Afghanistan: Draft Law Threatens Media Freedom
|Publisher||Human Rights Watch|
|Publication Date||2 July 2012|
|Cite as||Human Rights Watch, Afghanistan: Draft Law Threatens Media Freedom, 2 July 2012, available at: http://www.refworld.org/docid/4ffedf6b2.html [accessed 27 November 2014]|
The Afghan government should withdraw a draft media law that would expand government control over the media and chill free speech. The draft law raises serious questions about the Afghan government's commitment to freedom of expression.The proposed law, which would replace the 2009 media law, was recently circulated by the Ministry of Information and Culture to other government bodies for comment before it goes to parliament. It would greatly increase government control over the media by the information and culture minister, deputy ministers, and other officials within a complex set of regulatory bodies. The minister would be director of the High Media Council, which would have expanded powers to set policies and modify implementation of laws governing the media and to influence the composition and budgets of all other media oversight bodies.
"Press freedom has been one of Afghanistan's most important success stories since 2001," said Brad Adams, Asia director at Human Rights Watch. "The Afghan government should be acting to solidify media gains, not seeking to placate forces hostile to free expression."
Unlike the 2009 law, which was passed by parliament after extensive discussions with journalists and human rights groups, the draft media law has been moving toward parliament with little or no formal opportunity for civil society to comment, Human Rights Watch said. Afghan human rights activists have raised serious concerns about the impact the law would have on media freedom in the country.
A number of provisions in the draft law would undermine free expression, Human Rights Watch said. It would reduce the number of journalists on the nongovernmental Mass Media Commission, curtailing the current role of experienced and independent journalists in providing media oversight. And it would remove several of the commission's key functions, including reviewing complaints and violations, and instead creating a powerful new Media Violation Assessments Commission controlled by government representatives.
The draft law would establish a costly and unnecessary new system of prosecutors and courts specifically to bring and hear civil cases regarding media abuses. Broadcasting foreign programming would be restricted. The law would create civil sanctions for a long new list of media violations – vaguely defined acts ranging from changing bylaws to illegally broadcasting foreign programs.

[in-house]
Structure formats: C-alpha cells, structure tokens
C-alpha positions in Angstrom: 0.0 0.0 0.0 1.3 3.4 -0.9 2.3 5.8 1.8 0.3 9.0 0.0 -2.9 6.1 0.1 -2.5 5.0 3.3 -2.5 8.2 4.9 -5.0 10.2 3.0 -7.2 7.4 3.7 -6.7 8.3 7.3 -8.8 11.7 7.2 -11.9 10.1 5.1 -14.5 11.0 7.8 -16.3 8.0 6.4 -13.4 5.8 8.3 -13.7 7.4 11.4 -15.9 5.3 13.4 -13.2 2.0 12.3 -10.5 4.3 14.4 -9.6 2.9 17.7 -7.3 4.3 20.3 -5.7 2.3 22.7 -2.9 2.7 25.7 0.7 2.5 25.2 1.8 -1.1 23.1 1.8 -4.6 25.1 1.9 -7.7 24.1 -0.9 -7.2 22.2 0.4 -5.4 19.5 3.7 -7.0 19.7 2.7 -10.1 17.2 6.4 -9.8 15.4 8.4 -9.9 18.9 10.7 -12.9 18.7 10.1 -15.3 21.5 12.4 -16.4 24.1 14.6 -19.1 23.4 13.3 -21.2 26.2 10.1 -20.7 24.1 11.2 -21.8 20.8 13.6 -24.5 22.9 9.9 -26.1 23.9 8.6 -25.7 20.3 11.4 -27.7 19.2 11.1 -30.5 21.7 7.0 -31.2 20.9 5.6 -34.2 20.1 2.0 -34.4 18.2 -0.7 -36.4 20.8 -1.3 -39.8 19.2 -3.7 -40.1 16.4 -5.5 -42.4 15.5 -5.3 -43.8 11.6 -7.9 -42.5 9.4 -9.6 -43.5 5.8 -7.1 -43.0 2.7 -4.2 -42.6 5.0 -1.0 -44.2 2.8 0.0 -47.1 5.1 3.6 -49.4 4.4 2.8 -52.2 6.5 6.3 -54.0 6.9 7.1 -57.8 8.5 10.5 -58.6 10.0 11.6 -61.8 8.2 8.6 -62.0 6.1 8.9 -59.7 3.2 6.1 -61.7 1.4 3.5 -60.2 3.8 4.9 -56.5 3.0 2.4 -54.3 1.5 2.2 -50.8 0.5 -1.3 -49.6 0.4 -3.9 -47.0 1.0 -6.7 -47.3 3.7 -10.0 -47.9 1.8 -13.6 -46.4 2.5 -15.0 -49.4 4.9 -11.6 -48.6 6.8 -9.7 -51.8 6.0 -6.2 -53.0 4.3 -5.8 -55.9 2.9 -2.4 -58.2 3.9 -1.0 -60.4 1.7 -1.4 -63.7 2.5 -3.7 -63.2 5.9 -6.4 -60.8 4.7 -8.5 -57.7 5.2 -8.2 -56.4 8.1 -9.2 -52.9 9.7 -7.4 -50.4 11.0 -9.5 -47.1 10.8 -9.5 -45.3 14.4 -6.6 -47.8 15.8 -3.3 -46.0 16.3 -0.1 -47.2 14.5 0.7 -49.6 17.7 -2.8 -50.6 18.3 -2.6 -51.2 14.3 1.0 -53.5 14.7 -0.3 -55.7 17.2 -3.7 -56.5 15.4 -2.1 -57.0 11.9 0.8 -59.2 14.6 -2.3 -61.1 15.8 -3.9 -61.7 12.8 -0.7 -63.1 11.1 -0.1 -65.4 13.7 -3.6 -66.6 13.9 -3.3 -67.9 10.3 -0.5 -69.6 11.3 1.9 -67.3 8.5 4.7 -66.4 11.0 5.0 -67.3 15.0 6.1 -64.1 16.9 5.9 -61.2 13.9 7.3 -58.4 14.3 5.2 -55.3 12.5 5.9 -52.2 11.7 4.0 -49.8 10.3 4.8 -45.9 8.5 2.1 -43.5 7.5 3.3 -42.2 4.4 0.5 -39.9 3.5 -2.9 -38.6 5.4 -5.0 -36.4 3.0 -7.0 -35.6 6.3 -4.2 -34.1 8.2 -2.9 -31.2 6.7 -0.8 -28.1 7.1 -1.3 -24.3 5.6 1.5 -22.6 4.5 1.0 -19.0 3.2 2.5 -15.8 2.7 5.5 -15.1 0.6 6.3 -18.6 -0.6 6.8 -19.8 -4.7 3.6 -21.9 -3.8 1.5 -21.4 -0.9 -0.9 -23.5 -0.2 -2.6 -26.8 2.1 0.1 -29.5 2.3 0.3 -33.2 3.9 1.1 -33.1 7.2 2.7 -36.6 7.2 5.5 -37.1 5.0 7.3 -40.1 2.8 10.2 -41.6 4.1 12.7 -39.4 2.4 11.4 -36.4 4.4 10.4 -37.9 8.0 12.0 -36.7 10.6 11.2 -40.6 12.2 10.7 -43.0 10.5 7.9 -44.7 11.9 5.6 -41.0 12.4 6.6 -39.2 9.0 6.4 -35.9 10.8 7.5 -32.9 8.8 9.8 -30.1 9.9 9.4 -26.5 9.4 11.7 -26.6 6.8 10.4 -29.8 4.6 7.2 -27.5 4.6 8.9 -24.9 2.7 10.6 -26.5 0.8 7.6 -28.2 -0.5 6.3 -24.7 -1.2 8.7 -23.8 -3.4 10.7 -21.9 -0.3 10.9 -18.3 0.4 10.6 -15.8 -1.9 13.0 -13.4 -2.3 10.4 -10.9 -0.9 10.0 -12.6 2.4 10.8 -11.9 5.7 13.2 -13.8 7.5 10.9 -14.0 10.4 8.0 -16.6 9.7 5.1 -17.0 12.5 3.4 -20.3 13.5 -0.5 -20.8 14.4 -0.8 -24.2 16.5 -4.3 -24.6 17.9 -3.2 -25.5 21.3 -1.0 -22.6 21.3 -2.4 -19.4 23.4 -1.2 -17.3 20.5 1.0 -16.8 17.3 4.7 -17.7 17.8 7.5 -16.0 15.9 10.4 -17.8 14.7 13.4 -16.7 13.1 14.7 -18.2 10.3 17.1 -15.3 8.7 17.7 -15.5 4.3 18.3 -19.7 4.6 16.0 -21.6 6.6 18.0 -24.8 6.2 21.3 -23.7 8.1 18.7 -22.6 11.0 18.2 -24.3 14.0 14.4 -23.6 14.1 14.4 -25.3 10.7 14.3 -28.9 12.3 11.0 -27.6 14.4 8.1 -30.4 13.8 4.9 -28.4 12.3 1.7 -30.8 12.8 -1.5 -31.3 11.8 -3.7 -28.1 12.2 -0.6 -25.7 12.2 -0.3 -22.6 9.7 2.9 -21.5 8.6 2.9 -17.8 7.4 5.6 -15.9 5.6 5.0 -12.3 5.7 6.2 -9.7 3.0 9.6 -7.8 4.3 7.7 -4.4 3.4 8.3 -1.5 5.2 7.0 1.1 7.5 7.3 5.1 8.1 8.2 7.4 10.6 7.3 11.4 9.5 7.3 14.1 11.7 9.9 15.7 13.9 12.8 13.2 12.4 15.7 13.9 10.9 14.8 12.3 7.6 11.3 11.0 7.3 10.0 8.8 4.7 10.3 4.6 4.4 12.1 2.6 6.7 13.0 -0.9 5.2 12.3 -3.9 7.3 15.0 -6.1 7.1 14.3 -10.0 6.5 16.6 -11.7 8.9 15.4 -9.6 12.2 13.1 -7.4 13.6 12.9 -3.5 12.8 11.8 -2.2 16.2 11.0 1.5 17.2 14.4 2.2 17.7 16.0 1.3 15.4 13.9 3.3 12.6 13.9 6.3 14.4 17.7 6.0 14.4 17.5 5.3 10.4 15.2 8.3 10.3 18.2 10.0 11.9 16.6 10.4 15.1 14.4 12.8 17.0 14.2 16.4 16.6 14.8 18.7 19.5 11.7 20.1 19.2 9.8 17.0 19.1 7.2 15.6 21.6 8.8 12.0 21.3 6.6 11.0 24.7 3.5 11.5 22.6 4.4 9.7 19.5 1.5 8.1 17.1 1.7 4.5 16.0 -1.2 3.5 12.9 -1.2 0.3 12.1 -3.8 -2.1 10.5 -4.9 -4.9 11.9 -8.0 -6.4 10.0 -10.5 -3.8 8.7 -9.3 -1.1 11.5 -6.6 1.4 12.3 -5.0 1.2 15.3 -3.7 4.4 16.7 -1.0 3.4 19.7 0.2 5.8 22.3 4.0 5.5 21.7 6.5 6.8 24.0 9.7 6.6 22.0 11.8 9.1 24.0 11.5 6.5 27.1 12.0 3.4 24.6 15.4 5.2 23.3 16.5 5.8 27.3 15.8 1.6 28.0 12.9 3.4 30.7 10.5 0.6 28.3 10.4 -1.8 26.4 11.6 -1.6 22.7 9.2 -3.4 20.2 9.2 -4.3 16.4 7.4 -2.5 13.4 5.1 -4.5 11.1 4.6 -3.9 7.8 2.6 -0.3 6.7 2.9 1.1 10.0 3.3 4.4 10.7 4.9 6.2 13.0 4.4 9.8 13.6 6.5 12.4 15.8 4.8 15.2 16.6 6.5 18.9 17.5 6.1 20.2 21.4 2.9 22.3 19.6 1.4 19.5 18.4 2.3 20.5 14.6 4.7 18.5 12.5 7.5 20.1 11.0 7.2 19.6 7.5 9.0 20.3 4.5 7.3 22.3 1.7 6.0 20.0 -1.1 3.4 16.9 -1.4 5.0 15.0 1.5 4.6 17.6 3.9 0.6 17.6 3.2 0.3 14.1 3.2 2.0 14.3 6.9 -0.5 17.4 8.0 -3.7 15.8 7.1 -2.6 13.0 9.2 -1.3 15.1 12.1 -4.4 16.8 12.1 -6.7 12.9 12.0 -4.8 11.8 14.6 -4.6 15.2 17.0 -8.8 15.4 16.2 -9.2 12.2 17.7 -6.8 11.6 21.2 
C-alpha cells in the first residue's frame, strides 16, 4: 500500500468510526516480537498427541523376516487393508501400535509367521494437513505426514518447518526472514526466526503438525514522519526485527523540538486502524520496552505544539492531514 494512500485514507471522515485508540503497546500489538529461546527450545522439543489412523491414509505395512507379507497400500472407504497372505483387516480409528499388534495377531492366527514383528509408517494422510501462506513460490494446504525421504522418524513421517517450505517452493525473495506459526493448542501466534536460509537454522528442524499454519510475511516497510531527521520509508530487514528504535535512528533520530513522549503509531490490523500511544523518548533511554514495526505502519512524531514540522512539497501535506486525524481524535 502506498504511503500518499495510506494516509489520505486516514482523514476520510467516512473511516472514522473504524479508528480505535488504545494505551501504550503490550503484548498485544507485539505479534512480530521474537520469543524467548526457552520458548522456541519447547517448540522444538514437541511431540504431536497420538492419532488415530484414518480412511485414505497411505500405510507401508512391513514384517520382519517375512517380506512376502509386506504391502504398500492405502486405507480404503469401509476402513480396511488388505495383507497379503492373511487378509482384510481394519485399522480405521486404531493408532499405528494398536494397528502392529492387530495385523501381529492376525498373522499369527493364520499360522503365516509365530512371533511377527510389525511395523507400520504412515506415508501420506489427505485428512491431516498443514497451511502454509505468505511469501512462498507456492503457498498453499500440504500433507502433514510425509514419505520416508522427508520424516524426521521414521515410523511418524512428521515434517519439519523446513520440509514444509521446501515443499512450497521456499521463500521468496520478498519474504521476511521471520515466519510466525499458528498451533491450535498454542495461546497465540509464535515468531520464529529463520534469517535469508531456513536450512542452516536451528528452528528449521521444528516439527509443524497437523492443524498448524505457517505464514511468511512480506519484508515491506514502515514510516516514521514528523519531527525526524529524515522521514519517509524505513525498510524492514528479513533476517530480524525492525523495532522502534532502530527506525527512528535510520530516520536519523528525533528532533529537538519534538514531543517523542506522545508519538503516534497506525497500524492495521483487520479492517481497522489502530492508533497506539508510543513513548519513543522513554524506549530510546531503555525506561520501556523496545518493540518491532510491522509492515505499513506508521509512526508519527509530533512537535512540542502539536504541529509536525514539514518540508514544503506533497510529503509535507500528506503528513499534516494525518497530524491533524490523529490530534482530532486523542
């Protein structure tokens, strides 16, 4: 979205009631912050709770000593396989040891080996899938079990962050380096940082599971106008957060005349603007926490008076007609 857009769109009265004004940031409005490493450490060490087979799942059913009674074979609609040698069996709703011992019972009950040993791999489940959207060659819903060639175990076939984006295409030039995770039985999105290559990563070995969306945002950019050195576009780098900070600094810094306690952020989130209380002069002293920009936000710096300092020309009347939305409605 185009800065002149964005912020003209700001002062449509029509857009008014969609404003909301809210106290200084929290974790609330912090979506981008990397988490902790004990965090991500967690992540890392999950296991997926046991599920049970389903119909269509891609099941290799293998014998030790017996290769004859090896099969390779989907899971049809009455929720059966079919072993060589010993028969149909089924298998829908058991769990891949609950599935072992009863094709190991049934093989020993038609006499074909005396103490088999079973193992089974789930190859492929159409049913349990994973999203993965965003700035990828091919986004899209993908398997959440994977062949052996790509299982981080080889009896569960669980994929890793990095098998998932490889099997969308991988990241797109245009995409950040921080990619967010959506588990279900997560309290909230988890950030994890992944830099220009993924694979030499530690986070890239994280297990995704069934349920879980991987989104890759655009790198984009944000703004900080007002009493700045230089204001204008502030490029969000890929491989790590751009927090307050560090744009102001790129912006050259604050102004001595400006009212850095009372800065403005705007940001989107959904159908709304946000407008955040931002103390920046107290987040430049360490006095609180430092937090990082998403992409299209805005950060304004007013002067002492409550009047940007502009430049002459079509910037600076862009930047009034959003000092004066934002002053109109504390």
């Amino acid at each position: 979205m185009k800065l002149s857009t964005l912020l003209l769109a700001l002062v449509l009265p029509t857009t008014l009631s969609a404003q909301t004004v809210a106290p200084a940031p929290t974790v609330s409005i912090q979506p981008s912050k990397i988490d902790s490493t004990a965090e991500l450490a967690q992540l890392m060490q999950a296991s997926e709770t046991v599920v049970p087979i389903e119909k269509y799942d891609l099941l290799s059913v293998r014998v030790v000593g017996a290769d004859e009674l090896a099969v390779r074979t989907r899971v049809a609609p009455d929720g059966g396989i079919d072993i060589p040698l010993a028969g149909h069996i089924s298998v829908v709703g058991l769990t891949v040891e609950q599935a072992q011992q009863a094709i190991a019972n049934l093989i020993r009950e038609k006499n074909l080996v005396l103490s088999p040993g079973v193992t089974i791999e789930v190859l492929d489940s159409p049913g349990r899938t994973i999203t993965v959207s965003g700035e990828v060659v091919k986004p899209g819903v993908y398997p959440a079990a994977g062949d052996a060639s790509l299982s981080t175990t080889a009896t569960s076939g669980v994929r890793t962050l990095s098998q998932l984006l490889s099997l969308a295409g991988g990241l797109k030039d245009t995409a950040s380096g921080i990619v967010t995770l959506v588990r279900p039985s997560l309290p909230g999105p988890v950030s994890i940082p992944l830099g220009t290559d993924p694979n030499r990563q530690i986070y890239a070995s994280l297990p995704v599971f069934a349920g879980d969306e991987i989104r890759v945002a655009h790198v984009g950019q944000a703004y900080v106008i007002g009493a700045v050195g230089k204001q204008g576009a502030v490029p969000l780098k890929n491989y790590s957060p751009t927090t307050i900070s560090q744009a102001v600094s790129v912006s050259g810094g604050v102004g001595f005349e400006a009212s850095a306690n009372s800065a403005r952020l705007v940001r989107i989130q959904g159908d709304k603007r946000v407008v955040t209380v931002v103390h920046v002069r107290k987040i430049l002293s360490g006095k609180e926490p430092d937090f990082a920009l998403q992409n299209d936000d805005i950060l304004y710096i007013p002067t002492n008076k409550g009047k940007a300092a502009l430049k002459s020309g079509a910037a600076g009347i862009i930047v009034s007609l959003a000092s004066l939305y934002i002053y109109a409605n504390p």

Even the word choice of media outlets would be controlled by the government, Human Rights Watch said. Print media and websites would be required to observe a "guideline of phraseology and orthography which has been determined by an authorized committee according to an approved procedure by combined board of High Media Council, High Council of Ministry of Higher Education, Academic Council of Ministry of Education, and High Council of Academy of Sciences of Afghanistan."
The draft media law is the latest threat to the rights to freedom of expression and association and access to information in Afghanistan, Human Rights Watch said. The Afghan government has increasingly taken actions against journalists that undercut free speech. Examples include a government statement in March 2012 personally attacking a Wall Street Journal reporter for writing an article alleging Afghan military complicity in drug smuggling, the detention in April of a Noorin television journalist following complaints by government officials, and the attorney general's investigation of Pajhwok news agency following a May article alleging bribery of members of parliament.
Human Rights Watch said that the 2009 law could be improved, including by revising overly broad and vague limits on speech, particularly relating to religion, and giving greater independence to government-sponsored media. The proposed law, however, leaves all of these restrictions in place while creating a new set of barriers to free speech, and should be withdrawn.
"Journalists are the canary in the coal mine in Afghanistan," Adams said. "Afghan journalists have bravely held the government accountable in key areas such as corruption and human rights. President Karzai should openly oppose any legislation that curbs media freedom.